07 August 2009

Fringe: Don't Forget to Breathe and White Tea

On Thursday I went to my first two Fringe shows of the year, Don't Forget to Breathe and White Tea. They had some similarities in that they were both performed in quite intimate spaces by two actors playing contrasting characters, with quite conversational and realistic dialogue.

Don't Forget to Breathe

Don't Forget to Breathe was, for me personally, just about as perfect a theatrical experience as is possible. I'm don't know whether everyone would necessarily love it as much as I did, but to me it was something very special.

It's the story of two people who meet on a station platform: Charles, a straight-laced assistant lawyer, and Saz, a free spirit and a bit of a mystery. The set consisted simply of a bench, wastebasket, planter of flowers, and a station sign. Ambient sounds of birdsong played before the play began. The audience were encouraged to sit as close to the front as possible, so I sat in the front row, which I'm glad I did because the actors were often just a few feet away. The actors were wonderful and really made me believe in the characters.

The story was reminiscent of many of my favourite films, like Brief Encounter and Last Life in the Universe, which have a theme of spending a short time with someone who affects you in a way that you will never forget. I savoured every second of it, not wanting it to end, knowing it was a performance I would never forget, with characters who really made an impact on me. Oh, and it had a lot of humour too!

White Tea

Before the performance of White Tea, the audience dressed in white paper kimonos before entering a small square room with benches along the sides, each side having space for about 5 people. The two actors (one Japanese, one Scottish) served tea to the audience. Footage about Hiroshima was playing on four data projectors pointing at the walls which were covered with the same white waxy paper the kimonos were made of. Paper cranes hung in the corner.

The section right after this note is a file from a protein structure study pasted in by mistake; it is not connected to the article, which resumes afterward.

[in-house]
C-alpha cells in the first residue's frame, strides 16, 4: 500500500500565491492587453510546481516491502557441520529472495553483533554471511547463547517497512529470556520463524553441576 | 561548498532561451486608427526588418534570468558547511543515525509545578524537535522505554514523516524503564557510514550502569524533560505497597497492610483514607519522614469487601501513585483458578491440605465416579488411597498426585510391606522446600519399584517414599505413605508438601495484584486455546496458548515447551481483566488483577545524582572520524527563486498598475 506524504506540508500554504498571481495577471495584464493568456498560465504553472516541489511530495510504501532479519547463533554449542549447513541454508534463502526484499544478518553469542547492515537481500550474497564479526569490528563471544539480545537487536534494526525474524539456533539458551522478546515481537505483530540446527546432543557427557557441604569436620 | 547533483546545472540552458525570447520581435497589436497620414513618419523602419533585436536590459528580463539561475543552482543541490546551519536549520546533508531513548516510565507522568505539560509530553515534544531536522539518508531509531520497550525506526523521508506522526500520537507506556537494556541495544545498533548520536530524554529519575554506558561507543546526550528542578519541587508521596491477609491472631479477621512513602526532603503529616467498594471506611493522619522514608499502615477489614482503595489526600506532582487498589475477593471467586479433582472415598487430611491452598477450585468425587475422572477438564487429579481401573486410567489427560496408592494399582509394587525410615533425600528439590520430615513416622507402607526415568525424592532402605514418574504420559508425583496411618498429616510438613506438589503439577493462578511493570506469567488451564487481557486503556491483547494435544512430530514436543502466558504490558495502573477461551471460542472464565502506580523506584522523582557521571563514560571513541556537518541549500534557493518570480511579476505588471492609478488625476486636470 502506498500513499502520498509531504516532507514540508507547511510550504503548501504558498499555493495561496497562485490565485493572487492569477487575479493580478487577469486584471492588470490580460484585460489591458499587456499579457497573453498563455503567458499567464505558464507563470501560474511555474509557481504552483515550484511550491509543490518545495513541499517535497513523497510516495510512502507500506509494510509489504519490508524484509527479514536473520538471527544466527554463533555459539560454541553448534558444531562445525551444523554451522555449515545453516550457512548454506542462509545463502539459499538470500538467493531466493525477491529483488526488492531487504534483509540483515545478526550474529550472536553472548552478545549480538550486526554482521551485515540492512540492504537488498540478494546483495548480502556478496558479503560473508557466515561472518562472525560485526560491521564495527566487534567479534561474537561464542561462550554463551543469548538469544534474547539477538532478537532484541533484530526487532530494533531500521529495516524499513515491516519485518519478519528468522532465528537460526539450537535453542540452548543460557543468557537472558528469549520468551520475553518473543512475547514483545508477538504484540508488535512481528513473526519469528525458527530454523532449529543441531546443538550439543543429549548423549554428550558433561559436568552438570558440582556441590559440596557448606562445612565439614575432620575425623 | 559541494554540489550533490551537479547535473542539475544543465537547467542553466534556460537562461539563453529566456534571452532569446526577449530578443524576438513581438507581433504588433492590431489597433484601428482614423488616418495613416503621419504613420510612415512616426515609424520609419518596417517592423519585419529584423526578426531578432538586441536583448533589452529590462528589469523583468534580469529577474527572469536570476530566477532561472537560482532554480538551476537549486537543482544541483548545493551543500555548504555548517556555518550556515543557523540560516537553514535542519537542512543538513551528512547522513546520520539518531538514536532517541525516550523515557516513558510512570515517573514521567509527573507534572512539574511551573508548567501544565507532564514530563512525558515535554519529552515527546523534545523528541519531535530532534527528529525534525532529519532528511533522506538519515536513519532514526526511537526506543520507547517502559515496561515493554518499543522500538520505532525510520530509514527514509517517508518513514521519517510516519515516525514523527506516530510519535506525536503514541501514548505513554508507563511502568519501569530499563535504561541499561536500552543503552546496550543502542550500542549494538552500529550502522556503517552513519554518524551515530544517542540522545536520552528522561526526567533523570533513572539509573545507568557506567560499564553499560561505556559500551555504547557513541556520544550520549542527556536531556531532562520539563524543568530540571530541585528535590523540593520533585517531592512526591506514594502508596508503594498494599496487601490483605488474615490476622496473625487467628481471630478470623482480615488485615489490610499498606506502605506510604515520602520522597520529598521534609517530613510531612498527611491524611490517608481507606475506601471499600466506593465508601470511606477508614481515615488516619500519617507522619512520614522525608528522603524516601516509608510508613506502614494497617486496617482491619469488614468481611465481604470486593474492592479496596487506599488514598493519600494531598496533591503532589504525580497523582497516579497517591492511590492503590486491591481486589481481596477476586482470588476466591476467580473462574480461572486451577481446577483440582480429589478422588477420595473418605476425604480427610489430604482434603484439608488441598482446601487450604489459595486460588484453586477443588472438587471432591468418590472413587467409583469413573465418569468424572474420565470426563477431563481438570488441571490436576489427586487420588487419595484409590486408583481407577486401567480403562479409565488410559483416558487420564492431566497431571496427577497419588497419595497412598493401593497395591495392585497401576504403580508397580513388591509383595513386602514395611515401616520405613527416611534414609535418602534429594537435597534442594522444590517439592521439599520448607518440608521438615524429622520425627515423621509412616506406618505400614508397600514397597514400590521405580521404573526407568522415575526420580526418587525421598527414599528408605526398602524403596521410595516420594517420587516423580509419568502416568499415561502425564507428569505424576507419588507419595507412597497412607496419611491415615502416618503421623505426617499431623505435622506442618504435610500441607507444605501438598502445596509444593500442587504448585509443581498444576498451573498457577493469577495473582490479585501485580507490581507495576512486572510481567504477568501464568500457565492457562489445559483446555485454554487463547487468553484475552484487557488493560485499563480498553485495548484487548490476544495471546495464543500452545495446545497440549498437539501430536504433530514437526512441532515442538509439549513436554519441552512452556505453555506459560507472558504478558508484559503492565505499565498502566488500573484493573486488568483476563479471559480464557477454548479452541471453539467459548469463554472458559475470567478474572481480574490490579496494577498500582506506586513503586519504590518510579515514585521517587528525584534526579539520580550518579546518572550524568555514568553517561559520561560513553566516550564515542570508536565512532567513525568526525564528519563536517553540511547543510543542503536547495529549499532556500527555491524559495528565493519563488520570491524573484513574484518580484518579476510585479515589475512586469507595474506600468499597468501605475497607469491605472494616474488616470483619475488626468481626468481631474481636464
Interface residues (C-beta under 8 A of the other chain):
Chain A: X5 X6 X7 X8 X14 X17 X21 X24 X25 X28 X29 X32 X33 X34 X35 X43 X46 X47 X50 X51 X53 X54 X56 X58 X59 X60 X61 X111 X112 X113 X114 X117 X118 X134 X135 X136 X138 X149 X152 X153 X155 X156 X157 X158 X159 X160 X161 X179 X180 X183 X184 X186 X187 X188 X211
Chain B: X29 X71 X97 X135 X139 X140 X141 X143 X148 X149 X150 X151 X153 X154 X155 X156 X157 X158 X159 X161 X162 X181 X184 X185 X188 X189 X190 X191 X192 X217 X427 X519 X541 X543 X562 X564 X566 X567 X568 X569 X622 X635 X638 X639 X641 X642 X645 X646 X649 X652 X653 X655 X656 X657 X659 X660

In the centre of the room was a large low Japanese table with small drawers on the sides (from where all the props were produced when needed) and 3 tatami mats on the top. The table was used as many things, from aeroplane seats to beds to a boat. The actresses passed within inches of the audience as they moved around the room.

There were lighting and sound effects, and it was a fascinating experience being completely immersed in the performance, despite the fact that it was uncomfortable wearing a paper kimono in a tiny room on one of the few hot days of the summer!

The Scottish actress who played the character Naomi wore a short dress fashioned from one of the paper kimonos. The Japanese actress wore a paper kimono, with white origami cranes and flowers in her hair. I found the character Naomi a bit irritating (but she was probably supposed to be). The story was moving, with a shocking revelation about Naomi's family history.

I also took lots of photos on the Royal Mile.

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